Most people are used to seeing advertisements everywhere they turn. From TV spots, print ads, and billboards, ads occupy nearly every available space in America. Sometimes these ads are blatant and other times they come in the form of subtle, silent product placement. For instance, when you see a TV or movie character working on a MacBook with the familiar Apple logo glowing on your screen, you are witnessing product placement in action. This tactic is normally used for branding purposes and it’s fairly difficult to determine the effectiveness of this technique for obvious reasons.
In the past couple of years, advertisers have started utilizing product placement in video games for promotional purposes. Until now, they really couldn’t be certain that they were conducting a worthwhile campaign, but a recent study demonstrates the benefits of marketing in video games. The data shows that consumers are roughly 24% more likely to purchase Gatorade if someone in the household plays games that feature ads for the beverage.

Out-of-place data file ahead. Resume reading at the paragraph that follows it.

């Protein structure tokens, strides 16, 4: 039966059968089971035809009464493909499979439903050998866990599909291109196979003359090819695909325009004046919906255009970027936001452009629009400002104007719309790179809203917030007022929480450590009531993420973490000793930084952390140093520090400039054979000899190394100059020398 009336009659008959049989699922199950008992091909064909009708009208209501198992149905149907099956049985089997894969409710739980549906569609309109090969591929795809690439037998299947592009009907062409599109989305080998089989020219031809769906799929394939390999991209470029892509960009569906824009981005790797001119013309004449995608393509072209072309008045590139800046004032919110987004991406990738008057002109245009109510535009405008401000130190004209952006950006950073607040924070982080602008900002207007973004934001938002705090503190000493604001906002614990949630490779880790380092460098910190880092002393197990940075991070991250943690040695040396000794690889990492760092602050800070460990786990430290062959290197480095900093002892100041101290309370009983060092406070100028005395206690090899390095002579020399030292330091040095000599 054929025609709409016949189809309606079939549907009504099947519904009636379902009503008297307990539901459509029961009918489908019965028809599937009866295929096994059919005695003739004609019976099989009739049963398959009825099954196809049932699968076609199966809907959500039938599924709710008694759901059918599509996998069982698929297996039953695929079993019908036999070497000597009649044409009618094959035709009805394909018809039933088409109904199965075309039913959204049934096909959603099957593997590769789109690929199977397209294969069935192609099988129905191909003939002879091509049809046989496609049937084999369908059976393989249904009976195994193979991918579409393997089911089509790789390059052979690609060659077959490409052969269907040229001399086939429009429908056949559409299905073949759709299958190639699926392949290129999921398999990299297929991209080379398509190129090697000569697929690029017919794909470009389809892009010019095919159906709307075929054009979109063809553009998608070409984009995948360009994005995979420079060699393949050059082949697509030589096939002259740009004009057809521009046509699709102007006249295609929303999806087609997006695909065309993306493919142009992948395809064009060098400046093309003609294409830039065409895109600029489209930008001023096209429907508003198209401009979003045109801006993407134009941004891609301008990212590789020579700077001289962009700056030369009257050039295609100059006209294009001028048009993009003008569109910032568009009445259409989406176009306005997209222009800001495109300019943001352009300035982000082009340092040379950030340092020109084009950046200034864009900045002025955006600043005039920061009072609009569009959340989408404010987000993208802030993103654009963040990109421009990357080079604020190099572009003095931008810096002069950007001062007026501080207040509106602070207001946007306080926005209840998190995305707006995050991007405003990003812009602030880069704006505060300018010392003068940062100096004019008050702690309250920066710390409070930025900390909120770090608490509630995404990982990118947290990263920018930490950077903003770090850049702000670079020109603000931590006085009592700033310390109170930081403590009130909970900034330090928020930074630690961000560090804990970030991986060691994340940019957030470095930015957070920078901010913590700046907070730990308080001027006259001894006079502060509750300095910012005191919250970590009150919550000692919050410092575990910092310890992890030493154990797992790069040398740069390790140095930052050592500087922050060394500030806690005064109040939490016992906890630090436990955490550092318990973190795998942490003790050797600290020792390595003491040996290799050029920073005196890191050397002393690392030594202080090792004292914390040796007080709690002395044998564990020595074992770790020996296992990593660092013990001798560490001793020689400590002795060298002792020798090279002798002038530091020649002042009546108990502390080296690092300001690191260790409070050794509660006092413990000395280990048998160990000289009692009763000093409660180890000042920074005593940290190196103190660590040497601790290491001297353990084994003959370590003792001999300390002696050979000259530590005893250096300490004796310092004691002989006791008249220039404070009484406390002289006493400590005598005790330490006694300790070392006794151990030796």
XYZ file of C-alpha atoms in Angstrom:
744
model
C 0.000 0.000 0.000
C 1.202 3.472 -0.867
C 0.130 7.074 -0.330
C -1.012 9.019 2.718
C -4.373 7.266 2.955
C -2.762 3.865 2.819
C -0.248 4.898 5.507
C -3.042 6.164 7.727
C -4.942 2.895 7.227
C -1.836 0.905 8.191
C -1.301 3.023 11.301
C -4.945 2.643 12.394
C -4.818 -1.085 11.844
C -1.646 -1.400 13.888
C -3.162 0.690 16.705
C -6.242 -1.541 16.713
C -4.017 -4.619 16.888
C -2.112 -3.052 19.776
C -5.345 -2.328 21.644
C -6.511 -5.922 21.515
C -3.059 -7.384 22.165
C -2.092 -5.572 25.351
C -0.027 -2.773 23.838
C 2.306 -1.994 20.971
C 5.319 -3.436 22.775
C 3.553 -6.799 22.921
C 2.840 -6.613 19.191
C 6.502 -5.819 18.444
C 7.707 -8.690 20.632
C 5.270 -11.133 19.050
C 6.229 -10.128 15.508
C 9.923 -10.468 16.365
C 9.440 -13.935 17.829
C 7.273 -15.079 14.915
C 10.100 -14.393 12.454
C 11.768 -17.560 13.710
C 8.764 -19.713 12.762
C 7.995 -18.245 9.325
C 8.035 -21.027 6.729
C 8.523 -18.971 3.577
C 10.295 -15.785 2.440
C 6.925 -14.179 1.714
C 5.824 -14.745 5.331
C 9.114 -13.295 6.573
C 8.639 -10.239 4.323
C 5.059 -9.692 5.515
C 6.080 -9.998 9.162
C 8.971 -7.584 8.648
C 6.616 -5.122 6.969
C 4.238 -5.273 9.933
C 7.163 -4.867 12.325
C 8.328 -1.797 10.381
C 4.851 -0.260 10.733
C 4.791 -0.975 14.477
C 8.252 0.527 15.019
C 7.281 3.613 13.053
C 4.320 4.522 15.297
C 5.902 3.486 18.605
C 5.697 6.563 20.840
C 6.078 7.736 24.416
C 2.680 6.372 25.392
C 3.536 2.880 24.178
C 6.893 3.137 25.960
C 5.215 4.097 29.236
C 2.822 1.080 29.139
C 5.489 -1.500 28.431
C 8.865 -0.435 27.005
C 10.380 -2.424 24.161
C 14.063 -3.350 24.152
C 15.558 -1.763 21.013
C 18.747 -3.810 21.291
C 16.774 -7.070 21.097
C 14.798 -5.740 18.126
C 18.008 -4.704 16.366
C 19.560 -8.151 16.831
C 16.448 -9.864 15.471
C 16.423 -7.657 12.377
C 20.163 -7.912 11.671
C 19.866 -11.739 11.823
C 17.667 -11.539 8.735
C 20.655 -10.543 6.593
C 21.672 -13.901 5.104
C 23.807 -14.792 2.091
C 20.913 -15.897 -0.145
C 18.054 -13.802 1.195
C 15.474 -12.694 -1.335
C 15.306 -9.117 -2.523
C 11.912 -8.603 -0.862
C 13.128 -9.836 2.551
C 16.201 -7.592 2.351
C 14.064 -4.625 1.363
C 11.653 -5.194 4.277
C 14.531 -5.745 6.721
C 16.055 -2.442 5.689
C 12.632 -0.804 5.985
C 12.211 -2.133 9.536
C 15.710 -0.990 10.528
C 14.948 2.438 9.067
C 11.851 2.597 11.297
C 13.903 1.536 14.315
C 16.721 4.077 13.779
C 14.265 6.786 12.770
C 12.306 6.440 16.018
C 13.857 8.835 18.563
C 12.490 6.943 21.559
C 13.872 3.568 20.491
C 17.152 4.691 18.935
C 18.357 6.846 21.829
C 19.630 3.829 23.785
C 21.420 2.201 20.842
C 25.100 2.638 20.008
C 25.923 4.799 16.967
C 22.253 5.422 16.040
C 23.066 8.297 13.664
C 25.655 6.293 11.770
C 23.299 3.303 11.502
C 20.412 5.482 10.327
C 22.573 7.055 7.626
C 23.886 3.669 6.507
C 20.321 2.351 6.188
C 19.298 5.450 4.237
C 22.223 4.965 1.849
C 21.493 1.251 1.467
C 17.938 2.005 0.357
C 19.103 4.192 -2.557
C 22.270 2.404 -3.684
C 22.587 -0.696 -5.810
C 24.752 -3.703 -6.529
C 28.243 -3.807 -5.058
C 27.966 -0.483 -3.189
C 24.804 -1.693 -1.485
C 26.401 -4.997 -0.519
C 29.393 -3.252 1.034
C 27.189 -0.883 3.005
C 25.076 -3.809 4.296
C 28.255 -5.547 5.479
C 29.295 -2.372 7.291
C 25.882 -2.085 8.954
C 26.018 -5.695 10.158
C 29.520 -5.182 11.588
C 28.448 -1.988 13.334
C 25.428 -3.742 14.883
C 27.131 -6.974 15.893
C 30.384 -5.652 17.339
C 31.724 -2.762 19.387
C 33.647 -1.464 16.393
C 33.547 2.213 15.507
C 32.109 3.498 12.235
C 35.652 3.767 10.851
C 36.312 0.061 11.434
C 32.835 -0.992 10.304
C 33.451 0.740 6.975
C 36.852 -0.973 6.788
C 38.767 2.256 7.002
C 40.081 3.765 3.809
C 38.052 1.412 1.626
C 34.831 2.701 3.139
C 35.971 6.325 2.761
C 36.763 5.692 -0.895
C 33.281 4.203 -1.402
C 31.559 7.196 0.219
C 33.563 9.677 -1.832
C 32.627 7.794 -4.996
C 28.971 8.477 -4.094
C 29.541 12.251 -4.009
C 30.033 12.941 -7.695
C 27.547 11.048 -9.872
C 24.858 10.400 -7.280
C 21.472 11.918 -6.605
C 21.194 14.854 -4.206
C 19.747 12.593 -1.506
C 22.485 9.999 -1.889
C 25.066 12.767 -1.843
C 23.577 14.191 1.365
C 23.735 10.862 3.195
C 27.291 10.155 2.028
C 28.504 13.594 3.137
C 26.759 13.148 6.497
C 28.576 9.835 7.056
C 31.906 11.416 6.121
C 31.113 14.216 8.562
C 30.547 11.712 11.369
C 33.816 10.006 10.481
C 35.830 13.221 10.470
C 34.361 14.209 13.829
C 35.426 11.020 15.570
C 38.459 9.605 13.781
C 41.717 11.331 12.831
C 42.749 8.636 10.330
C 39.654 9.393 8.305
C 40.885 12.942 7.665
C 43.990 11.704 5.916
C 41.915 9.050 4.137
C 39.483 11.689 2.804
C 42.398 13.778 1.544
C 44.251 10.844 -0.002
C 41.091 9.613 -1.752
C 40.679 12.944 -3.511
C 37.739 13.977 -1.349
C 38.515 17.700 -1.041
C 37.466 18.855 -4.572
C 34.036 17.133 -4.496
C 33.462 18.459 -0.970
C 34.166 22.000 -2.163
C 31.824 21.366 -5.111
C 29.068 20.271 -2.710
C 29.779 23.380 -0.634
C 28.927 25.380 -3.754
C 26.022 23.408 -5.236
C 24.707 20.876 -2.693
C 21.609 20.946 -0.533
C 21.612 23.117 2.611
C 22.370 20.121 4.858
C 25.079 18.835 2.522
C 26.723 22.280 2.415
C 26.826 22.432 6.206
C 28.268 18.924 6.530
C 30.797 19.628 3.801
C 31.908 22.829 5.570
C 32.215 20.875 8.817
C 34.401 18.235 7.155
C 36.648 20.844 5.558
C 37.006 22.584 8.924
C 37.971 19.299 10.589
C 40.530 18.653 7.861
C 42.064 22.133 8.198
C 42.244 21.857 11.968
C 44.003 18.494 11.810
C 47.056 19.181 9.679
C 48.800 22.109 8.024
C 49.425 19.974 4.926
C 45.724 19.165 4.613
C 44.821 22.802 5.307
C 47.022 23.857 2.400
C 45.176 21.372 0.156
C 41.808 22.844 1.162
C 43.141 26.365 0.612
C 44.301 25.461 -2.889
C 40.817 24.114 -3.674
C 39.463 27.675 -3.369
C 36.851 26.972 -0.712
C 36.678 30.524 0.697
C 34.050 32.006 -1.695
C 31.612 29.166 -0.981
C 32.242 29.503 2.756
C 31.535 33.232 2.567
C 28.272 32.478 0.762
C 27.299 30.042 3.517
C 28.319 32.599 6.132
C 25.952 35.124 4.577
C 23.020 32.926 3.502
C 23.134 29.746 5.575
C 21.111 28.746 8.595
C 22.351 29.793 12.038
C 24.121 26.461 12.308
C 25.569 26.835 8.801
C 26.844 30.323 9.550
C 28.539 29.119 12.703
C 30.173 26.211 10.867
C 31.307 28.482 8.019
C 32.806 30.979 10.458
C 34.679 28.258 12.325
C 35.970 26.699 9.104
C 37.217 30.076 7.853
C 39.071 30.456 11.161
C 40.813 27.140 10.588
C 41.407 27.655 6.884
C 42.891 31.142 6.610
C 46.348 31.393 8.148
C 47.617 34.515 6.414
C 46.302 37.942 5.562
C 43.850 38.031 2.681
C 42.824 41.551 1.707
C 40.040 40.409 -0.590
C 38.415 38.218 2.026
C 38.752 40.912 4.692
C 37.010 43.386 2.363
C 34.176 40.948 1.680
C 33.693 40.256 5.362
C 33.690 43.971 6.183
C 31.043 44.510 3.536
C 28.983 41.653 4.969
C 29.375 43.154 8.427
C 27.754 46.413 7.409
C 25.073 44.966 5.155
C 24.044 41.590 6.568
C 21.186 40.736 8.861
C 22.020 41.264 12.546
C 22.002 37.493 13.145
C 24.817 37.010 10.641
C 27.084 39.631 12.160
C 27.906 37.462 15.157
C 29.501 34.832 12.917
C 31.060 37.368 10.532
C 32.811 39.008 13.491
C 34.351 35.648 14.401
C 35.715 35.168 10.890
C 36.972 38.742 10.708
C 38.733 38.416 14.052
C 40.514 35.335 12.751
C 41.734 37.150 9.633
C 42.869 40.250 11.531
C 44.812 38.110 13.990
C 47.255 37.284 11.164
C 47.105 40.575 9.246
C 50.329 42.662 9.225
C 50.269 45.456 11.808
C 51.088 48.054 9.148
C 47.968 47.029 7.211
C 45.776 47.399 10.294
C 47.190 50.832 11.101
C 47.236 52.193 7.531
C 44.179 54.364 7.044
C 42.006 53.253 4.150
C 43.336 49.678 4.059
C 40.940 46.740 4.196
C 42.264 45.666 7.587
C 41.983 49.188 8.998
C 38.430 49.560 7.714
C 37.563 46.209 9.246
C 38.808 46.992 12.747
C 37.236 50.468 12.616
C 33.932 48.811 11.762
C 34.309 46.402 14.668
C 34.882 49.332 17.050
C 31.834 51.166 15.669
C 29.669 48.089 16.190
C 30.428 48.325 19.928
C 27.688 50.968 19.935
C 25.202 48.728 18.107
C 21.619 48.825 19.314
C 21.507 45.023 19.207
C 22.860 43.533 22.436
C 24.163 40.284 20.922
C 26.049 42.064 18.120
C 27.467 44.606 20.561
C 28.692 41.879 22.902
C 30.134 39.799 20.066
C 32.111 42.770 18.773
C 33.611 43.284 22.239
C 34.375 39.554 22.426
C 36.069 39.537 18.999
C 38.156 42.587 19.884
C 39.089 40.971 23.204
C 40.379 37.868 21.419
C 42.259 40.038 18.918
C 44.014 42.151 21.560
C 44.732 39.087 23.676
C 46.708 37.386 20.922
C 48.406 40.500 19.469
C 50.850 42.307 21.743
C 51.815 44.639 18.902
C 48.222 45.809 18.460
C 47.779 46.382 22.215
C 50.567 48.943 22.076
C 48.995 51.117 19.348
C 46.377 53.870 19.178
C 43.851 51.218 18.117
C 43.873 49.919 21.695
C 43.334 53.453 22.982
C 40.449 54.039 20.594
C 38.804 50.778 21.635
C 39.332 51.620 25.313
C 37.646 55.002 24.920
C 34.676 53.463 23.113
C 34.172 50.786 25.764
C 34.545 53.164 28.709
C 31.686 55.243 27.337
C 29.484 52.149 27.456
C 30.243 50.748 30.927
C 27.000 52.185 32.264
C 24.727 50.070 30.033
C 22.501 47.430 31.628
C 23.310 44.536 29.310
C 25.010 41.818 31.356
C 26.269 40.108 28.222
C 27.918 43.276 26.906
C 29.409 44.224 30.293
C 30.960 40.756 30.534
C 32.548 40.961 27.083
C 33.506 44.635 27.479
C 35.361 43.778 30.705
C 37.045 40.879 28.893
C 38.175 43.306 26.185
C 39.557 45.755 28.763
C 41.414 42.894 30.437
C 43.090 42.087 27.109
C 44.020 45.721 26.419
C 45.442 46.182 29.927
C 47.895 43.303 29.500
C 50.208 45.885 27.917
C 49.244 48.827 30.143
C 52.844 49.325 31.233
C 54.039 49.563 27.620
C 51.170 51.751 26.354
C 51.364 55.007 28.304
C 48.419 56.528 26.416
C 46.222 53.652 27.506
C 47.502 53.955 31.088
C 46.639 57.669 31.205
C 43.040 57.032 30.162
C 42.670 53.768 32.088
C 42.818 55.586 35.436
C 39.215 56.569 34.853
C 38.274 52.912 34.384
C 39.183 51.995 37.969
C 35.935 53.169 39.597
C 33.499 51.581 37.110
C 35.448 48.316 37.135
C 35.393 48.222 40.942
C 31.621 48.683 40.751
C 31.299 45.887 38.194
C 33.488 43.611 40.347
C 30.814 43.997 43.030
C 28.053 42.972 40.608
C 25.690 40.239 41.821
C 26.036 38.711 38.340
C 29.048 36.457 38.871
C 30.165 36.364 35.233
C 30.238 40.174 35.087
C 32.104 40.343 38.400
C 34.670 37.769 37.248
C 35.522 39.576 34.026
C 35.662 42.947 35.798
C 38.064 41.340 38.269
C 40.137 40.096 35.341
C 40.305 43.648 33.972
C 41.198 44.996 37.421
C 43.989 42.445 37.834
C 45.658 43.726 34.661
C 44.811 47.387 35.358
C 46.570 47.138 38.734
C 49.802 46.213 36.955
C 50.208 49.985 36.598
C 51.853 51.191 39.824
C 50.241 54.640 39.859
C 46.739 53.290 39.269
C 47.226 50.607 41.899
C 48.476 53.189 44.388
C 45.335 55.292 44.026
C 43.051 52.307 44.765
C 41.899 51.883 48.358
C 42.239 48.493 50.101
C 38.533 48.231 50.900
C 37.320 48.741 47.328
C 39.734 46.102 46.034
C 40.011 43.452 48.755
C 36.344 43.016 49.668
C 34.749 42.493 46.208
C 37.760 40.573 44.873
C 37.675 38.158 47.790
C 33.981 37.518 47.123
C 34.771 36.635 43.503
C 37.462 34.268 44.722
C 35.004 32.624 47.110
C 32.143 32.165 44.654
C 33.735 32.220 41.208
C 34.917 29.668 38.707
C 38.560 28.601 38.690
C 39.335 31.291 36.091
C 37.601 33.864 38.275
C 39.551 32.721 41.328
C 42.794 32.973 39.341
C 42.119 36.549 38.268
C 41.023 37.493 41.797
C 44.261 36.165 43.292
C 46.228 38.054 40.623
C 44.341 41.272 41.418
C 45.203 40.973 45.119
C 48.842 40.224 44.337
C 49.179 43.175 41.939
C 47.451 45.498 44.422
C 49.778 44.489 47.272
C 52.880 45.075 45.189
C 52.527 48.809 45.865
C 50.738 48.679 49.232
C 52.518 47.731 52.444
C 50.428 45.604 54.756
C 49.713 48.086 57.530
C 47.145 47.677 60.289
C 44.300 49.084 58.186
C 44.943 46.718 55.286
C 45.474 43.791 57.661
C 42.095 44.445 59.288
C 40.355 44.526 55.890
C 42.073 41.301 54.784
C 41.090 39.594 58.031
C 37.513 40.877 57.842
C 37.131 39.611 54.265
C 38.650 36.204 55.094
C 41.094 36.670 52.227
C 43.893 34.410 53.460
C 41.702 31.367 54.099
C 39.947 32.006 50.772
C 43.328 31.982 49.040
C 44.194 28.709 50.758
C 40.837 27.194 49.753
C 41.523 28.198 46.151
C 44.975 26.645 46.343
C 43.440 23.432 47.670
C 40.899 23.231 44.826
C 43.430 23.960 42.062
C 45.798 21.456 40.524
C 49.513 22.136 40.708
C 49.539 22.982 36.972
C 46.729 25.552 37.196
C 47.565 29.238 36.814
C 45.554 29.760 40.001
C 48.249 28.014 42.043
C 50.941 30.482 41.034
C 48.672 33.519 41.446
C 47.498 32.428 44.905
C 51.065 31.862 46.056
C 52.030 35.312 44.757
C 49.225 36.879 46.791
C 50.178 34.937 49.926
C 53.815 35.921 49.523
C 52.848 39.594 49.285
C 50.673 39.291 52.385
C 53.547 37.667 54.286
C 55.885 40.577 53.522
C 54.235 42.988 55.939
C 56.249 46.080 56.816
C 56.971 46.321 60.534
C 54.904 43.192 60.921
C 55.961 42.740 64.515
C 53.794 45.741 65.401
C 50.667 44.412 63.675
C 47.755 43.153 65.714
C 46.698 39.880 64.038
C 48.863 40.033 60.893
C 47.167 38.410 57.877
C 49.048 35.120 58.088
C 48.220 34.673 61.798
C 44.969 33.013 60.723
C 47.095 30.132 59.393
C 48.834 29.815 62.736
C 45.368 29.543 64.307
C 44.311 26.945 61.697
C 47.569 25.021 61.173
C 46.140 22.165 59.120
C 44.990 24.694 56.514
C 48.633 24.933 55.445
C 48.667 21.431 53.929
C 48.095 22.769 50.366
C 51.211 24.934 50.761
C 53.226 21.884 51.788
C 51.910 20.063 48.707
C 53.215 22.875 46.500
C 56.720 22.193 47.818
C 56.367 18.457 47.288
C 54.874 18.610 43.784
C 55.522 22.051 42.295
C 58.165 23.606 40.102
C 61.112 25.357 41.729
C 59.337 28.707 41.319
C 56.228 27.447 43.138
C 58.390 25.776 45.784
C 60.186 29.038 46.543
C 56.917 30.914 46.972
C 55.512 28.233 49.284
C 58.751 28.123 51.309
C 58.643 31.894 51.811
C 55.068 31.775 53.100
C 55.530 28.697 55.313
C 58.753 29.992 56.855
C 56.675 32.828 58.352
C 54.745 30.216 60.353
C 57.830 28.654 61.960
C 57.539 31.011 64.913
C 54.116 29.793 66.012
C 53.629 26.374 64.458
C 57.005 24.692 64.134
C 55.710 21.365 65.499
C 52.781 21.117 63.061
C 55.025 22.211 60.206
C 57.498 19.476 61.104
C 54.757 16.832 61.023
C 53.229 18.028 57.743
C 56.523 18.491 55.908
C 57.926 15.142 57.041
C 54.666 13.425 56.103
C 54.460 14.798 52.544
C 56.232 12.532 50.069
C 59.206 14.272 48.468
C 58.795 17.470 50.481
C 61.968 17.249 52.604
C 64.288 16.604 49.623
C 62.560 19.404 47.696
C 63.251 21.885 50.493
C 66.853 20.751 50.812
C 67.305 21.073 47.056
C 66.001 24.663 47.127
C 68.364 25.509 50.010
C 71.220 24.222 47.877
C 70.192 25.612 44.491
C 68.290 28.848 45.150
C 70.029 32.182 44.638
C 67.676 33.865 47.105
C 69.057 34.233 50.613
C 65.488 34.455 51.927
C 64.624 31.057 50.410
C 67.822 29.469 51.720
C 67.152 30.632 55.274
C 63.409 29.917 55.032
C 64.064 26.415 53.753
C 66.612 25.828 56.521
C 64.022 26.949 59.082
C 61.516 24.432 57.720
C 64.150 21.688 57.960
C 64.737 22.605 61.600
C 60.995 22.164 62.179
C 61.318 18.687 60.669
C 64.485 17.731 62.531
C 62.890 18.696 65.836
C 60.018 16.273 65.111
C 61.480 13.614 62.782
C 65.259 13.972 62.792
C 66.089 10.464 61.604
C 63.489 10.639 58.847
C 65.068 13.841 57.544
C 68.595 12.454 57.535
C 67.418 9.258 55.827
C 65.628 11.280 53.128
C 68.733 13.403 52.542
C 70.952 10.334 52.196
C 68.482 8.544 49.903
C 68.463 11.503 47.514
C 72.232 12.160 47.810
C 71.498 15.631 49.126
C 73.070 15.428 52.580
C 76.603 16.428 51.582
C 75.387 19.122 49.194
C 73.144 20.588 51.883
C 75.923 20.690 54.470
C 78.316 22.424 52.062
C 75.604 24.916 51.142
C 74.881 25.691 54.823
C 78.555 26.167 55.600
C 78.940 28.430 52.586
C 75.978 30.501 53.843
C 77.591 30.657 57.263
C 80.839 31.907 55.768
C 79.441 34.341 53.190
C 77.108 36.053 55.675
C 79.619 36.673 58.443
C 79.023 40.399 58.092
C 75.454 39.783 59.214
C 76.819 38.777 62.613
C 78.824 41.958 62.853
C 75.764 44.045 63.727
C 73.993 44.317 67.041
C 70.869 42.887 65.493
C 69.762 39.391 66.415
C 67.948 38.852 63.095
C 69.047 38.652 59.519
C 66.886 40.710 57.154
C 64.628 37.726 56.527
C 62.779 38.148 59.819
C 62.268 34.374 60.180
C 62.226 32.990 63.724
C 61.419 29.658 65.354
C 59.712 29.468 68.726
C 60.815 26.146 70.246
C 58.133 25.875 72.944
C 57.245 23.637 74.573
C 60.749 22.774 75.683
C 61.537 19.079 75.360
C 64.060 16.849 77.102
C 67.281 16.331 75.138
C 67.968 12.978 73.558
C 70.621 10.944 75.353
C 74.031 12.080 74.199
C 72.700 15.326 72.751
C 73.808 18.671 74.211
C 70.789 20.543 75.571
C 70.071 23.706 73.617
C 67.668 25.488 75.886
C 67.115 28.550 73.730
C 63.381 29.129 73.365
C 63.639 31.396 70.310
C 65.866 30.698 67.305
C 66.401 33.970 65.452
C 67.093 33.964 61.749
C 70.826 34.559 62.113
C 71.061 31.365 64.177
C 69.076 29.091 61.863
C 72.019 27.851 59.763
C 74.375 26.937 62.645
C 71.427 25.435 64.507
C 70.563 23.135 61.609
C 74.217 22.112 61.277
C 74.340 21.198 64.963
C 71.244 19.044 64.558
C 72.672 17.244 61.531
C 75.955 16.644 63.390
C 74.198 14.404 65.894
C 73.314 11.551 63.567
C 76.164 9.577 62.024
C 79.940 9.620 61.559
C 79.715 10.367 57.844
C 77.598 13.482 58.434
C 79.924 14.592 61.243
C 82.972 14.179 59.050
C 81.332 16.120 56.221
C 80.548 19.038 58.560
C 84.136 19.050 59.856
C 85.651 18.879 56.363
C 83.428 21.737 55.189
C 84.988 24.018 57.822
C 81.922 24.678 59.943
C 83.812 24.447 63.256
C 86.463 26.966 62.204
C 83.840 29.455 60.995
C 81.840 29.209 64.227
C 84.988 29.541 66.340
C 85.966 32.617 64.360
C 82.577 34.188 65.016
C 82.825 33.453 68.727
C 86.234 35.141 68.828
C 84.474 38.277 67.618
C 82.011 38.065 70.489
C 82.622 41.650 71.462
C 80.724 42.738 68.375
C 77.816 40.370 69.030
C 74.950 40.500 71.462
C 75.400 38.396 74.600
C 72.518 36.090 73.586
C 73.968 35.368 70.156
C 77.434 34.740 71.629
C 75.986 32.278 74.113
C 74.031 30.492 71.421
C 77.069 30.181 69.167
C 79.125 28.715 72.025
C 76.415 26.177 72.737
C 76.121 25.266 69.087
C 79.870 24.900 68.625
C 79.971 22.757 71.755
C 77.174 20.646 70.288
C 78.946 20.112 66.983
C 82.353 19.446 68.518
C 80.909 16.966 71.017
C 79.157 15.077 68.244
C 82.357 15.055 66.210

Naturally there may be other lurking variables that influenced the purchasing behavior. Nevertheless, this study can be considered groundbreaking because it’s the first of its kind. Since the data reflects a significant ROI for this kind of marketing, it could totally revolutionize the field of advertising as well as the gaming entertainment industry. At the very least, this reassures those who have already starting blazing the trail. Hopefully it will also inspire other companies to explore the advertising potential of this underrated medium.
Hardcore gamers may object to this onslaught of seemingly unwelcome content, but the key to the success of these ads seems to be their remoteness. The ads simply take up space that would either be blank or filled with fake ads, much like they were at the turn of the century. Since they don’t interfere with game play, they don’t compromise the overall user experience. Of course, overzealous advertisers may not always keep these concerns in mind. Perhaps in the future, gamers will be able to turn ads off or at least limit their presence. Still, it’s important to remember that marketers have no incentive to decrease a game’s functionality or otherwise irritate consumers. That would be counterproductive to say that least, especially since many games appeal to adults who make household purchasing decisions. The study focuses on sports games, which means that Gatorade ads in question are contextually appropriate for the setting. Plus, advertisers might be willing to finance creative projects in exchange for ad space. Obviously, additional funding means better quality games.